Style Sheets vs. Frames as Web Extensions

by Jakob Nielsen on July 2, 1997

Sidebar to Jakob Nielsen 's column on style sheets .

In considering how to extend the Web with new technologies, it is instructive to compare Cascading Style Sheets (CSS) with frames. CSS is an elegantly designed extension, whereas frames suck , as I have said many times.

CSS is backward compatible to the extent that viewing a style-enhanced site with an older browser causes no problems at all. Of course, the user doesn't see the stylistic enhancements made possible by CSS (e.g., multiple fonts and indented margins), but the text of the page will be readable and will be presented in a reasonable default style (of course, the extent to which you deem the default presentation reasonable depends on your assessment of the quality of typography in mainstream browsers: admittedly rather poor). In contrast, a page designed with frames is useless for a user with an old browser.

CSS is orthogonal to other features in Web browsing. When multiple style sheets become supported in future releases of the mainstream browsers, users might want to learn the command to switch between styles, but they won't have to. Even if users do learn this new command, it will not interfere with or change their understanding of earlier commands and operations. In contrast, frames destroy bookmarks, change the meaning of established commands like "print" and "view source", and in general make a mess of the user's prior understanding of the Web.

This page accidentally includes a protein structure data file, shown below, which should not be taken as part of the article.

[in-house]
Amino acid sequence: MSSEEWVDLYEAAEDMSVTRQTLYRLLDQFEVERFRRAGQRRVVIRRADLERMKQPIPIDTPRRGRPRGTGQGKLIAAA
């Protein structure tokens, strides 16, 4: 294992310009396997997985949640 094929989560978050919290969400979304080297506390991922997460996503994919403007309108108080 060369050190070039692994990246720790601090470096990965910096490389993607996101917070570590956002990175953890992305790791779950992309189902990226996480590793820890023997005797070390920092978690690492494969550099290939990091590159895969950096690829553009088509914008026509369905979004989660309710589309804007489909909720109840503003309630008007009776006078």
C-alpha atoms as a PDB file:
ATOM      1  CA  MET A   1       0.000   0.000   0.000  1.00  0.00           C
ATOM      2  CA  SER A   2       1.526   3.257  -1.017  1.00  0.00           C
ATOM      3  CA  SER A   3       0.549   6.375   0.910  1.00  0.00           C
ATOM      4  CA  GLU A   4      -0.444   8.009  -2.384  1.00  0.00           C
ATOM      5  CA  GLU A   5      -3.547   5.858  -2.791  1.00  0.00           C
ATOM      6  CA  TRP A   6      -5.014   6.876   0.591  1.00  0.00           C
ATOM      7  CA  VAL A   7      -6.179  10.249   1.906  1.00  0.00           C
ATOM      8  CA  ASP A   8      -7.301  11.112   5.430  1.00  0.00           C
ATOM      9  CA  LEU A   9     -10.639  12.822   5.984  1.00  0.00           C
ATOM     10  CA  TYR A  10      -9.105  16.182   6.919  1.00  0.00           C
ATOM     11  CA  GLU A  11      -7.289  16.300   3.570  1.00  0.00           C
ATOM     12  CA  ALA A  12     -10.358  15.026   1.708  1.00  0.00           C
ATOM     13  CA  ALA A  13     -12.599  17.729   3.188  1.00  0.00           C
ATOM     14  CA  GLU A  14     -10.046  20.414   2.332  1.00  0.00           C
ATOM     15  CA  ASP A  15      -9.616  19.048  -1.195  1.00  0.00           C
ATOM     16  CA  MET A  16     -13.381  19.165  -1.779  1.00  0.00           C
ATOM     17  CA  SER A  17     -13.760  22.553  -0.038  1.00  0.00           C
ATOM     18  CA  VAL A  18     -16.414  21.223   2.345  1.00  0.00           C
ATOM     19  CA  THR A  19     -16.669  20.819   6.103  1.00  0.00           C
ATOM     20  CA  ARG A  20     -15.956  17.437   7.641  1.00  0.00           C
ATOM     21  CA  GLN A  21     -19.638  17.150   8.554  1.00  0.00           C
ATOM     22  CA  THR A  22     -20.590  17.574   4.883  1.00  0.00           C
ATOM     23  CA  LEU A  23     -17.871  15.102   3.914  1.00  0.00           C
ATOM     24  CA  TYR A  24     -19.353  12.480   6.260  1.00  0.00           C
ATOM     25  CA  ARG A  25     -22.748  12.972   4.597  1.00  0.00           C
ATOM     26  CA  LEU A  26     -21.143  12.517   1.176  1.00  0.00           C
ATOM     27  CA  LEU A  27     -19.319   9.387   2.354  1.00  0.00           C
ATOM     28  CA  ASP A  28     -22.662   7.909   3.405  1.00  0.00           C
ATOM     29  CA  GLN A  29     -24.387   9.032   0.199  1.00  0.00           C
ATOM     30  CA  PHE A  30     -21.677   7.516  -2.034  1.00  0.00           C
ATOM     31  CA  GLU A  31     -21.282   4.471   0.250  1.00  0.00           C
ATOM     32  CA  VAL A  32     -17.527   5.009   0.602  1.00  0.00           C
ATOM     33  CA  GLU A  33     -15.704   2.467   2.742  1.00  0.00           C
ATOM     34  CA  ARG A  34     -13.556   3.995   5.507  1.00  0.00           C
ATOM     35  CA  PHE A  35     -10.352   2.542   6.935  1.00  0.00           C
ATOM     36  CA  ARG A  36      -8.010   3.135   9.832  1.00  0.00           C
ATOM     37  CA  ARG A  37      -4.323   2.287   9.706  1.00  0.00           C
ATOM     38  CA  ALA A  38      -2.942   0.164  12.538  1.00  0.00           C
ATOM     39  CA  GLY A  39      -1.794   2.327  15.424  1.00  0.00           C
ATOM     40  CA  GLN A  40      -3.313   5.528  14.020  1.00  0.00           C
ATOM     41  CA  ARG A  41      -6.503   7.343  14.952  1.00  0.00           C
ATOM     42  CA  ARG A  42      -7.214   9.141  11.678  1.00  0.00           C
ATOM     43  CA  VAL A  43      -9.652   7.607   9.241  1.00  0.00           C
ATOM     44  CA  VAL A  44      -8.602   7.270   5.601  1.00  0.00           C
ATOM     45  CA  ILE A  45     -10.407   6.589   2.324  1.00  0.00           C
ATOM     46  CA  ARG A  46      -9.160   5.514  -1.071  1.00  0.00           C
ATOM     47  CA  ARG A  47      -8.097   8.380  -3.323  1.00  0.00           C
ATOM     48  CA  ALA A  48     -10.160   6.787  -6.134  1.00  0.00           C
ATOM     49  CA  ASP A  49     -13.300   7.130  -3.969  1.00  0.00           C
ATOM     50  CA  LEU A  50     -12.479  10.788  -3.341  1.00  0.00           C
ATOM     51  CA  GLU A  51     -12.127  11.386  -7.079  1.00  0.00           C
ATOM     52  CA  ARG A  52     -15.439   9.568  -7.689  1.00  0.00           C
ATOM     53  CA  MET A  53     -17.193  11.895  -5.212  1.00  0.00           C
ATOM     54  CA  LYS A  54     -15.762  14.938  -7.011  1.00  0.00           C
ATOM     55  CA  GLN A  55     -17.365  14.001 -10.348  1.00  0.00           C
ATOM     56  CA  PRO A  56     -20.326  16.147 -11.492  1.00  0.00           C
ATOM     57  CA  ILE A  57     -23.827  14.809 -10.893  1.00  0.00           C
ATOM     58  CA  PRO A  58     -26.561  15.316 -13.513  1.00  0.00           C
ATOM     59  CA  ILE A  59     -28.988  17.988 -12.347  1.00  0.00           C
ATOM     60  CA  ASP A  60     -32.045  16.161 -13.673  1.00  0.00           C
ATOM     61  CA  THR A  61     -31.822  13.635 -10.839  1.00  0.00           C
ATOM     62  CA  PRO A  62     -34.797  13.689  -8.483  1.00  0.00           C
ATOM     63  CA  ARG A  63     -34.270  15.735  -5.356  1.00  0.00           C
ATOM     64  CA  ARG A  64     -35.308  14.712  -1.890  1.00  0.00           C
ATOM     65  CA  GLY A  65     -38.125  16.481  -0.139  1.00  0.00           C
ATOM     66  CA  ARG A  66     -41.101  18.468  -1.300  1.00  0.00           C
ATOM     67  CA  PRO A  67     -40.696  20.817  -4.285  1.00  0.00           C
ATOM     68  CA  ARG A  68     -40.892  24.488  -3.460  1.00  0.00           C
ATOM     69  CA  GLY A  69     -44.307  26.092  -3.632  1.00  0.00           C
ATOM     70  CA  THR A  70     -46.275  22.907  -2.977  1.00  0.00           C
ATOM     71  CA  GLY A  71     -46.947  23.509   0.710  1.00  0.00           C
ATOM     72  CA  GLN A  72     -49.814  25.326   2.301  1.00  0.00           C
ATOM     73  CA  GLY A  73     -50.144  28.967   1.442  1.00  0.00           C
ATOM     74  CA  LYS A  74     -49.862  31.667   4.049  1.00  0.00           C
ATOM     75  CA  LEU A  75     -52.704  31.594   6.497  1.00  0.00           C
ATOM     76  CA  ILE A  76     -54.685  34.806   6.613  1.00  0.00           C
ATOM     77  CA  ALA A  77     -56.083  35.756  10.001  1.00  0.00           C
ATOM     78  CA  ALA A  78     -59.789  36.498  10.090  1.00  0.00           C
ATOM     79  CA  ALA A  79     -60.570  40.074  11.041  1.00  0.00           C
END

CSS builds on the philosophy of the Web : cross-platform design and simple-to-understand codes that are precisely documented in public specifications. In contrast, frames are hard to learn for authors, poorly documented, and have no chance of working on anything except desktop computers with relatively large screens (try fitting frames on a Pilot palmtop and you will see what I mean).

CSS alleviates a widely felt weakness of prior Web technology : authors used to have too little control over the presentation of their content and had to stoop to unseemly hacks and improper HTML to get the effects they needed. Frames admittedly address the often-requested desire to keep a part of the page from scrolling, though this one useful effect of frames could have been achieved much simpler with the <BANNER> tag that was proposed in drafts of HTML 3.0. Most of the features offered by frames are of relatively little utility compared with the effects offered by tables and style sheets.

Hopefully, future Web innovations will emulate the example set by the Web Consortium in its work on CSS.

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